A quickly-jotted and probably ill-conceived note on language

For quite a while now I’ve been thinking, and saying, that languages are the central and fundamental modality for computing, ie everything one might want to do in computer science can/should be approached from a linguistic standpoint. I think I’ve just realised that this slightly misses the point, or at least doesn’t say much — because language is central and fundamental to any intellectual (or at least scientific/non-explicitly-sublime) endeavour.

Forget computer science for a moment, step back, and take a look at language.

Language is a serialisation mechanism for ideas and meaning. It exists and is beneficial because serialisation allows those things to be persisted, exchanged, and manipulated.

In natural language, the persistence mechanisms take the form of writing and recordings; the exchange mechanisms are speech if persistence isn’t required as a side effect, but otherwise largely use the persistence mechanisms. Manipulation takes the form of editing and rewriting at the syntactic level, and argument and debate at the semantic level (and propoganda/sociocultural programming at the political level).

Formal languages are central to computer science not because languages per se have anything much to do with computer science, but because formalisation, which means automation and mechanisation, is the very essence of computer science. It is the science of the mechanistic manipulation of data — “the latest stage in mankind’s ongoing quest to automate everything”, as JVT once said. Languages per se are fundamental to computer science only insofar as they are fundamental to all intelligent human endeavour, in their role as a serialisation mechanism for thought. The point with regard to computer science is not that we use language – that is an unavoidable side effect of thinking; the point is that we have to use formal languages, because of the things we choose to think about. As such, computer science is where the species’ expertise on the formal and formalisable aspects of language reside, mainly (colleagues in linguistics may take issue at this, of course, but my personal opinion is that the distinction between natural and formal is here very very deep, or at best that the formalisms behind natural language are intangible). At its heart, computer science is the science of formalisation; the language of such a science must, necessarily, be largely formal.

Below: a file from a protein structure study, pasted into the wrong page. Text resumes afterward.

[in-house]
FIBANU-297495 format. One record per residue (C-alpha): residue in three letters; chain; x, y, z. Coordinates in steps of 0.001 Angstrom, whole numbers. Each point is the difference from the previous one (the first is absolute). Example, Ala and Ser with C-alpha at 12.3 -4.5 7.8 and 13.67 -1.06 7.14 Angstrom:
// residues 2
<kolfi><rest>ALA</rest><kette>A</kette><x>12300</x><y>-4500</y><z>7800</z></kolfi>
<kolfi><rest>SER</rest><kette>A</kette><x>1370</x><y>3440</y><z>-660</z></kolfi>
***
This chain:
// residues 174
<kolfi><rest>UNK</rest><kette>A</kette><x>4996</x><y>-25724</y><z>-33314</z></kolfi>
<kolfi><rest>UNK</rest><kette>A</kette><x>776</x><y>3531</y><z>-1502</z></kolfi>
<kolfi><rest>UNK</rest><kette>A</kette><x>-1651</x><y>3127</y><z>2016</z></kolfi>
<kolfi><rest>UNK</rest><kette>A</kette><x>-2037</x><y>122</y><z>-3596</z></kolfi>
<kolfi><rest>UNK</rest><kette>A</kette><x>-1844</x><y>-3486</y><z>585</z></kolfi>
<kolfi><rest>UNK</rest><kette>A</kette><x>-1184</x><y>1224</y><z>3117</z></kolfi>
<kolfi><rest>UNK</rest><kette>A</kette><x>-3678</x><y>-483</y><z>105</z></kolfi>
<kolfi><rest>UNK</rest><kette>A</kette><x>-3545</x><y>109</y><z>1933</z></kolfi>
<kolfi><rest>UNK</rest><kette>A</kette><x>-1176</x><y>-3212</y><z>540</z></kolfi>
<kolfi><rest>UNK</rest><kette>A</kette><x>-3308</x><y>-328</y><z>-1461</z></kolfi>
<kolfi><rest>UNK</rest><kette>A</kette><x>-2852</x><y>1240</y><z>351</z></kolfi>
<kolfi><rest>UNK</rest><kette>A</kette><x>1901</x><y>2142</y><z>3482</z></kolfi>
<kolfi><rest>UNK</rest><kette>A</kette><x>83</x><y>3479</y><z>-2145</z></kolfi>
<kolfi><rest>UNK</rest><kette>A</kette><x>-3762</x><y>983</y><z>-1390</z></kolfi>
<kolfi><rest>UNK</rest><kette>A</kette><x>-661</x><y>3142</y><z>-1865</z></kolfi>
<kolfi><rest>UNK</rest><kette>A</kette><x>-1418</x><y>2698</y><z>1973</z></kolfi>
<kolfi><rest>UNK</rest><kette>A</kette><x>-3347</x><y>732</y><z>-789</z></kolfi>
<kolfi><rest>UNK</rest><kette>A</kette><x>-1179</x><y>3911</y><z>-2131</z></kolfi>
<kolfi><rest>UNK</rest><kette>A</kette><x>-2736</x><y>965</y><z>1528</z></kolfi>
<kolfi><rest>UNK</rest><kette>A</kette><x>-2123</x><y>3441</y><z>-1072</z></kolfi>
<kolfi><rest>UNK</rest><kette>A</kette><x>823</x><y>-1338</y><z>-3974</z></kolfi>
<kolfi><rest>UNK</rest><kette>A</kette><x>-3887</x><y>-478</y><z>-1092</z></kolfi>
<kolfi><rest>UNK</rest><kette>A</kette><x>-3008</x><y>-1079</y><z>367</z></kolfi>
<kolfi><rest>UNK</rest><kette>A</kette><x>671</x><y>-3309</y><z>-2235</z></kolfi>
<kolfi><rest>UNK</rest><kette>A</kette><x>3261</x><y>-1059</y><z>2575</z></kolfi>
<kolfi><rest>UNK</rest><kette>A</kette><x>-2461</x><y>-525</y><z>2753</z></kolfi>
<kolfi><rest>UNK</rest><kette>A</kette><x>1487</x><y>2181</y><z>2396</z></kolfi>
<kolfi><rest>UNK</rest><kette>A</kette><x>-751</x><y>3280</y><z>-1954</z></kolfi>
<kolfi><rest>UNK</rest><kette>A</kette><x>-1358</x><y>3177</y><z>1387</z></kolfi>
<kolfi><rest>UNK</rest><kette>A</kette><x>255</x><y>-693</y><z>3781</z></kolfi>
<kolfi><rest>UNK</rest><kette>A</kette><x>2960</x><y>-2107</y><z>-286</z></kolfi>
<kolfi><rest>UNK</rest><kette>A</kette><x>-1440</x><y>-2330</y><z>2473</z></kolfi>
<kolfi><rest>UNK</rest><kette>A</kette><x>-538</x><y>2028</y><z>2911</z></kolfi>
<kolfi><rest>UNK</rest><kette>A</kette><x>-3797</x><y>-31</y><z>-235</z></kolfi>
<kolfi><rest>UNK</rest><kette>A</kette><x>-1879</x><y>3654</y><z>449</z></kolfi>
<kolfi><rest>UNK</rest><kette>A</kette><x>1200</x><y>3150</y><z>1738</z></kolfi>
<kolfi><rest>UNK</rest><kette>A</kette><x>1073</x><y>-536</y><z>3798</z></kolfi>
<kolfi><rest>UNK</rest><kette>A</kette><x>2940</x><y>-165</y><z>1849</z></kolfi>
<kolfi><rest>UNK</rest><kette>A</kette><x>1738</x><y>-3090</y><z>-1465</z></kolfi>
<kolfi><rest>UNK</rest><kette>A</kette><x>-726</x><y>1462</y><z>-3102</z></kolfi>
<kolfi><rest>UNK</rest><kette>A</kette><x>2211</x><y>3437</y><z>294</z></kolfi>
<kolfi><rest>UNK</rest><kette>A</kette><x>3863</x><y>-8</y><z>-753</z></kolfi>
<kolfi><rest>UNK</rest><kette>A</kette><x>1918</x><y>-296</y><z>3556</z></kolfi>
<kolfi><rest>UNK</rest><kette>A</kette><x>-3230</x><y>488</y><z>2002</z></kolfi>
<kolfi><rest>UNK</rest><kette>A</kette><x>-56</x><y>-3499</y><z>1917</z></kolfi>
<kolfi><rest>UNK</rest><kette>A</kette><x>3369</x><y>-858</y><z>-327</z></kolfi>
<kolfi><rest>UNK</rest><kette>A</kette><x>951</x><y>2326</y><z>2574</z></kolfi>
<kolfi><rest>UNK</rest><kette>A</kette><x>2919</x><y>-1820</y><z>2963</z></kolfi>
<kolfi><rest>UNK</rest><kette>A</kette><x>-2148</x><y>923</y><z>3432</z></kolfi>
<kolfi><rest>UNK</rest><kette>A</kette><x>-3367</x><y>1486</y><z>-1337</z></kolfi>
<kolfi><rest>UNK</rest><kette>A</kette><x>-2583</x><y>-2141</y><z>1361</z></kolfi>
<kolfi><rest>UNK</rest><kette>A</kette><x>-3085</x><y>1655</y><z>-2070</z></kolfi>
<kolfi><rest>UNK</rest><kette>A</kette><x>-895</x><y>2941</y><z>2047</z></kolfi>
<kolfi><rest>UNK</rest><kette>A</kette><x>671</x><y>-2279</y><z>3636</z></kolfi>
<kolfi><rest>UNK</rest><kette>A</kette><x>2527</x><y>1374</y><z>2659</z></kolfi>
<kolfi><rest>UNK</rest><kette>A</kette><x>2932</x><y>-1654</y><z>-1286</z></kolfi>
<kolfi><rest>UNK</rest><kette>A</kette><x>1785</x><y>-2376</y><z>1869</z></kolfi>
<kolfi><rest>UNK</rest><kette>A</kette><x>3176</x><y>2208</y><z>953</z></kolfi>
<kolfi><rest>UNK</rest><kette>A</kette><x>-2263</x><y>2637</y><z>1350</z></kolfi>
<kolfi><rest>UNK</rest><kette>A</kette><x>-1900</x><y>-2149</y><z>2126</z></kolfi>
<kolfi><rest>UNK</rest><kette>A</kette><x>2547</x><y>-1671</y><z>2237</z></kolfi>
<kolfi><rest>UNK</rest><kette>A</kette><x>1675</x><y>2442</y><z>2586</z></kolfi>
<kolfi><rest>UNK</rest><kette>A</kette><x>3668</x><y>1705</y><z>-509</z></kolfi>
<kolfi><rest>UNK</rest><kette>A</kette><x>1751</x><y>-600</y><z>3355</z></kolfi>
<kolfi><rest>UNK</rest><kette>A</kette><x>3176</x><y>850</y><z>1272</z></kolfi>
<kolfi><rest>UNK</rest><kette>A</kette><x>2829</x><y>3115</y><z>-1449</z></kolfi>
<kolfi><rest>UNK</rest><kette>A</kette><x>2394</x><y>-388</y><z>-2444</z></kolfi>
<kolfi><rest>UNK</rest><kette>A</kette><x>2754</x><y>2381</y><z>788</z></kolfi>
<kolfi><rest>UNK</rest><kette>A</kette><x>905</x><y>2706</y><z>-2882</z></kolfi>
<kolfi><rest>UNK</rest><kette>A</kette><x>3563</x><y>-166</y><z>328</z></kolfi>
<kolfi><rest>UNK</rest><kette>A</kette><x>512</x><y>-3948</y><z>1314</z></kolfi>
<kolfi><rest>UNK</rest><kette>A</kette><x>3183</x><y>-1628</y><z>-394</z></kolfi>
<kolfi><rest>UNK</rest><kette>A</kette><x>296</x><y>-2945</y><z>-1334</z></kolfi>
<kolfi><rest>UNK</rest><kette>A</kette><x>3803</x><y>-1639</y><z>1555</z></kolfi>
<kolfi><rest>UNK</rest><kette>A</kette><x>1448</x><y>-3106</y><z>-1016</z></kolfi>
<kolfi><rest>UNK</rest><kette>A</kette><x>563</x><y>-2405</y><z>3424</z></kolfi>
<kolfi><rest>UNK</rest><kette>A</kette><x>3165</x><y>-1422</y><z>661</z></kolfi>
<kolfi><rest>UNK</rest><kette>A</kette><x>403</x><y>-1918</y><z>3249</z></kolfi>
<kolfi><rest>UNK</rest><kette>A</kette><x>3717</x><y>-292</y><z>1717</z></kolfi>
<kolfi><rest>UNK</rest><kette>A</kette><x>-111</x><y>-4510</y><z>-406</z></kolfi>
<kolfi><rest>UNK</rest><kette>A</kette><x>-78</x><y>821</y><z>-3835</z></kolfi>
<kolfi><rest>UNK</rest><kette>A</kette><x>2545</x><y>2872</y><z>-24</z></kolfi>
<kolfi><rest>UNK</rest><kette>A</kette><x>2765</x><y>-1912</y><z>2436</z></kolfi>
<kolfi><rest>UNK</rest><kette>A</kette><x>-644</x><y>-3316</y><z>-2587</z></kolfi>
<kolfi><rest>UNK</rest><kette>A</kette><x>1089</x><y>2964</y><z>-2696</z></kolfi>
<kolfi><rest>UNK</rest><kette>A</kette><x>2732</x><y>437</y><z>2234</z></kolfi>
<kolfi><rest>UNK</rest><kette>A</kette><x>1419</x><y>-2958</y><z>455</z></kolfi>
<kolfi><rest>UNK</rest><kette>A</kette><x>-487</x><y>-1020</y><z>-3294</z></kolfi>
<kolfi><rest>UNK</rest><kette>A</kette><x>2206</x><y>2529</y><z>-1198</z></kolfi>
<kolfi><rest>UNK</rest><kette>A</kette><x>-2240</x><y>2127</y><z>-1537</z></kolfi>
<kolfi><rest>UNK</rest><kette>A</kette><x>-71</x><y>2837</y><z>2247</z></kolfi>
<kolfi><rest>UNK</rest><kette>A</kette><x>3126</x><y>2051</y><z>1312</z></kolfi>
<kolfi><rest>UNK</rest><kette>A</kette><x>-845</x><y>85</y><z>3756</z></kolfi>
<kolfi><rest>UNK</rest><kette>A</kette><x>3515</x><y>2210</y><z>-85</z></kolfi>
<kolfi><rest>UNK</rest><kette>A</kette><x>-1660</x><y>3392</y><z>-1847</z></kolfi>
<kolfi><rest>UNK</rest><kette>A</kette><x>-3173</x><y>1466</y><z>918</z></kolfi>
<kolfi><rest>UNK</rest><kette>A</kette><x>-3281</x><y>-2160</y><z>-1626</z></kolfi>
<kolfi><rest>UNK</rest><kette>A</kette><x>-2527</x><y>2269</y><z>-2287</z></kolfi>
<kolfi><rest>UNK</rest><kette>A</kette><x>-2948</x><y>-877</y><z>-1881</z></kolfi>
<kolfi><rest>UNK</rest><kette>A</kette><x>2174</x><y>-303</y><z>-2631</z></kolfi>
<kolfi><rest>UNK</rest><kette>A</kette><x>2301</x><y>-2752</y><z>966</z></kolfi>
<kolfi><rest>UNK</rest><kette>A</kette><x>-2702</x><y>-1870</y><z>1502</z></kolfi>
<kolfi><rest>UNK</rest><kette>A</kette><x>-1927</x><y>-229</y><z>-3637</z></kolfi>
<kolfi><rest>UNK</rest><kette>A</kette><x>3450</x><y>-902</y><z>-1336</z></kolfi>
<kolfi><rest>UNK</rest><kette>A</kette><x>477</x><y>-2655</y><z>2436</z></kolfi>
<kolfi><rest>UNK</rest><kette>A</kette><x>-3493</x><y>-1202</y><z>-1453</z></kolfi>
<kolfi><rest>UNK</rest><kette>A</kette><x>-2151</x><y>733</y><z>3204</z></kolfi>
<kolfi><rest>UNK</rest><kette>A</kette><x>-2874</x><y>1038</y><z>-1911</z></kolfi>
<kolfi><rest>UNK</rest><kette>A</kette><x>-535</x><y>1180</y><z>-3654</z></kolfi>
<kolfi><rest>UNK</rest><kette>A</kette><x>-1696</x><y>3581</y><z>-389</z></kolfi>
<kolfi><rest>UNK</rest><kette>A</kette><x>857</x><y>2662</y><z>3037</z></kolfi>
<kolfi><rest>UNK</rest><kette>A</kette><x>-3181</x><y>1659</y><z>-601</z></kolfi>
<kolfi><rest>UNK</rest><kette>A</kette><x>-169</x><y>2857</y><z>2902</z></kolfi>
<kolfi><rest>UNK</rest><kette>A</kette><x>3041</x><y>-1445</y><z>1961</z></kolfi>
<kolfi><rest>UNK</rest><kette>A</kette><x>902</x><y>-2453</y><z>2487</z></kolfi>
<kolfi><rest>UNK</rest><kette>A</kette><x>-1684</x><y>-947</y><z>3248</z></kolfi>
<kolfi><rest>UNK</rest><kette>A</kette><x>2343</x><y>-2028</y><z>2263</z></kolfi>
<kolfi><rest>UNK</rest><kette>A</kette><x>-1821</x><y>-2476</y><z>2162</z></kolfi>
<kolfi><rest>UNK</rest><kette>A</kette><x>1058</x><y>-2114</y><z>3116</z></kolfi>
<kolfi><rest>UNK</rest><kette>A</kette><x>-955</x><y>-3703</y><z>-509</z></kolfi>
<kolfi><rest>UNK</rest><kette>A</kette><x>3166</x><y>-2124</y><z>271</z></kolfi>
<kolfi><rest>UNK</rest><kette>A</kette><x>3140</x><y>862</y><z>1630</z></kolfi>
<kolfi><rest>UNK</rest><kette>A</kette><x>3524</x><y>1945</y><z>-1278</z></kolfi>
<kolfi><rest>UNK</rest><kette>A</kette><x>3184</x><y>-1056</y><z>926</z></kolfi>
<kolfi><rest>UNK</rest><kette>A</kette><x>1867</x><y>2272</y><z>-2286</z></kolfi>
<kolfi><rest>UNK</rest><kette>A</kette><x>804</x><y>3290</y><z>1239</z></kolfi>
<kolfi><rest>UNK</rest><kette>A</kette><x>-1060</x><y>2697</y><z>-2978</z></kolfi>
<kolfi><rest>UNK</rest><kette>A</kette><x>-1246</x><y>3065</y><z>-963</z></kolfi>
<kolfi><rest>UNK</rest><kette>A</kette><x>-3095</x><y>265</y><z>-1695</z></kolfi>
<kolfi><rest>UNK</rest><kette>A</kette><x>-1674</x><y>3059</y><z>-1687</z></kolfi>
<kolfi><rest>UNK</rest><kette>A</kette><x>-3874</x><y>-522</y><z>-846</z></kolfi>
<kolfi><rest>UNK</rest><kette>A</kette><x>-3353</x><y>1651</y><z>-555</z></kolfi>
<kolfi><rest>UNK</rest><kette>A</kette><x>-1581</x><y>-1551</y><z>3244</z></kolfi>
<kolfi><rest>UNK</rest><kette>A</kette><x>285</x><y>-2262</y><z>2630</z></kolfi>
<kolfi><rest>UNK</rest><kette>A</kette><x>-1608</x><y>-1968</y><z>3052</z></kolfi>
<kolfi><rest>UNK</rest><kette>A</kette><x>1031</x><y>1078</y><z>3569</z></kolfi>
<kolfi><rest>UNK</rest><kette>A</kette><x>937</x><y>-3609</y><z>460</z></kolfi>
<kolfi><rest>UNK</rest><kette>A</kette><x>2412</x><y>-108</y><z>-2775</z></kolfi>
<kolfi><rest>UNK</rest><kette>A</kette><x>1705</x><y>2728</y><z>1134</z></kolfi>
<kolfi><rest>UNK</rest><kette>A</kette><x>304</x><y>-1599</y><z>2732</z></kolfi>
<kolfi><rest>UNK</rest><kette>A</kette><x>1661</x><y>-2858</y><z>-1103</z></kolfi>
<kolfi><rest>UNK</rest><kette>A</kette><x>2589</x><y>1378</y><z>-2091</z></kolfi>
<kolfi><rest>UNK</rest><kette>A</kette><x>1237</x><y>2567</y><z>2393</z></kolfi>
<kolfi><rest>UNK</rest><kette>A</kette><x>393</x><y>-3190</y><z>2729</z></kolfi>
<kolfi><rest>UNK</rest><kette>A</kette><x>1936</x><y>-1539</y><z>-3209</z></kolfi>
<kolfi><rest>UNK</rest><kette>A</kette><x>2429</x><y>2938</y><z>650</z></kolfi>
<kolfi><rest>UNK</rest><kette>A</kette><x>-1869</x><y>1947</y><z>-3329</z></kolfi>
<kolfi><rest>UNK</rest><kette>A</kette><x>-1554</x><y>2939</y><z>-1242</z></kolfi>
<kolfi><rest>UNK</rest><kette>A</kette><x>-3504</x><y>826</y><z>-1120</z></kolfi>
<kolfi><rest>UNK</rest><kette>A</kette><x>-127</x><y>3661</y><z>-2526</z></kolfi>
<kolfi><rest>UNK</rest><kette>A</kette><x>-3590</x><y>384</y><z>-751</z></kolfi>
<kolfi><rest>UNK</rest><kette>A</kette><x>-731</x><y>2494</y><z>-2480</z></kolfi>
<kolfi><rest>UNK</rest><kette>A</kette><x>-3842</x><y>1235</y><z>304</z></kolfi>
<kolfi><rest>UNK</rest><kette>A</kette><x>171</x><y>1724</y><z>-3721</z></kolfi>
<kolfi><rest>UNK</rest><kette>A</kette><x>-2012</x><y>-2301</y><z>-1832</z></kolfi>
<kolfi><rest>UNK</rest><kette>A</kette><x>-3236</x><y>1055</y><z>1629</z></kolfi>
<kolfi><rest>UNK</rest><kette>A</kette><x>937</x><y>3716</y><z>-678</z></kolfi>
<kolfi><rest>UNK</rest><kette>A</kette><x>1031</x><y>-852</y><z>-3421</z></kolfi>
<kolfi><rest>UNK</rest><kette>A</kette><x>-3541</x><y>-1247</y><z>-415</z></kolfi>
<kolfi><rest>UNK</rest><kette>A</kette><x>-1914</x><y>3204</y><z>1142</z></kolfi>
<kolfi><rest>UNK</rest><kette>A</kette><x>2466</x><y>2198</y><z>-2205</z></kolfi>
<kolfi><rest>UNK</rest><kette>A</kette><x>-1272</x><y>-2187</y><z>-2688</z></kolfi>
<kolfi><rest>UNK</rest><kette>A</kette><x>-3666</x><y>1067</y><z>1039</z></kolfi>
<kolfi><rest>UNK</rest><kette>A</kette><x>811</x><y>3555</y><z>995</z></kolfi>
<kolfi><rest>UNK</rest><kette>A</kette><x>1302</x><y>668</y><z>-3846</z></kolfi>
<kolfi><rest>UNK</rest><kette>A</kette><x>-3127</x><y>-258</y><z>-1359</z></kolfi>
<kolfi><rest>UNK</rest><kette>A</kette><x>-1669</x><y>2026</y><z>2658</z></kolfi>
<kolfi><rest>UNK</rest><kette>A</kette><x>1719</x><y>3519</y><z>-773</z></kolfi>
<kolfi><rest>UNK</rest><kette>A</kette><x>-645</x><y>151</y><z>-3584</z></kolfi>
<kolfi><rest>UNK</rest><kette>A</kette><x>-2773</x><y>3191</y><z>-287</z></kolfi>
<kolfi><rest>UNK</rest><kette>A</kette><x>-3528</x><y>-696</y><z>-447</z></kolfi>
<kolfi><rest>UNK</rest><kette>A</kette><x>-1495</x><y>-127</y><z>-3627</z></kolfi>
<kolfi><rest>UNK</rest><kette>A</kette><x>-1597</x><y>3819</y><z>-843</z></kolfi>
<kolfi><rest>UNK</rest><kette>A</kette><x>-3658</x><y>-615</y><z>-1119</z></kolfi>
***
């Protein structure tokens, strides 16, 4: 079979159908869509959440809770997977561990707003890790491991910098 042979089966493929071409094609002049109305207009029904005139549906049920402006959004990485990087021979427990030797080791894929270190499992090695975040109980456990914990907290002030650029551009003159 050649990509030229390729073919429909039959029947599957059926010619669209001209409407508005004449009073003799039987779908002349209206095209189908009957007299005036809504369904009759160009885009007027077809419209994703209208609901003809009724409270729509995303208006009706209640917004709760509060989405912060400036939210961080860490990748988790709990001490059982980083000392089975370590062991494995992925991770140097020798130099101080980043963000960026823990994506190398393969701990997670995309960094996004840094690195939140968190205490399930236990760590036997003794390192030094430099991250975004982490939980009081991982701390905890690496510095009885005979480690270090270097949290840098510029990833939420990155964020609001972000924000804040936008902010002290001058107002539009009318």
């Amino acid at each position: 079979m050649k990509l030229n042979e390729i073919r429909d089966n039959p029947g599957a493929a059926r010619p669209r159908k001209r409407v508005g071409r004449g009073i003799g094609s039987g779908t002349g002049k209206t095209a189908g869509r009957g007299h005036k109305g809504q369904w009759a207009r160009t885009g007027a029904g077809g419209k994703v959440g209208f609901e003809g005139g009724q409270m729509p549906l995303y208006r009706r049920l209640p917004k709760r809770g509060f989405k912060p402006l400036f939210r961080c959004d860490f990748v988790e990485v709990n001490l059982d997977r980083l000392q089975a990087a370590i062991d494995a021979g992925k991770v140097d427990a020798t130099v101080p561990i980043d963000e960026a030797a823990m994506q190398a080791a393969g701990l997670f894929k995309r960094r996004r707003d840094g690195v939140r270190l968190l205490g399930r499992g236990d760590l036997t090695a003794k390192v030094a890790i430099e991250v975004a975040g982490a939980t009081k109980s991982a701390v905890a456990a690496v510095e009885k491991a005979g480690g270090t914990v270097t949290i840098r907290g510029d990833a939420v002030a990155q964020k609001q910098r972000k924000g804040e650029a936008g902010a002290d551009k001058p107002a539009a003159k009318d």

I guess that’s it. Does this make sense to anyone else? Maybe I’m not saying anything non-obvious. shrug

(This started, by the way, with me thinking about why the textbook on my table, “Languages and Machines“, is subtitled “An Introduction to the Theory of Computer Science”).

2 Responses to “A quickly-jotted and probably ill-conceived note on language”

  1. February 24th, 2008 | 8:05 pm

    Well, computability can be defined largely in terms of parsing – a problem is decidable if it can be expressed as a decidable language.

    As for natural vs. formal languages: whether they’re formal or not, everyone has a slightly different grammar in their head – that’s what accounts for dialects and in particular dialect continua, and of course language change. Nobody sat down and decided what the grammar of (for example) the English language should be; one person’s idiolect (i.e. the idiosyncratic language that that one person speaks and understands) might be formalisable, but a dialect (that of a language community, a large mass of individuals with differing personalities) is, I think, not.

  2. February 25th, 2008 | 9:59 am

    Exactly: Markus pointed out to me once, and I haven’t found a reason to disagree, that a formal language is simply one in which the set of symbols and the set of rules are _fixed_. That’s it. That just doesn’t happen with natural language, and if it did, it would be a problem, not a win. But if you’re automating, you want the stationary set of goalposts that buys you.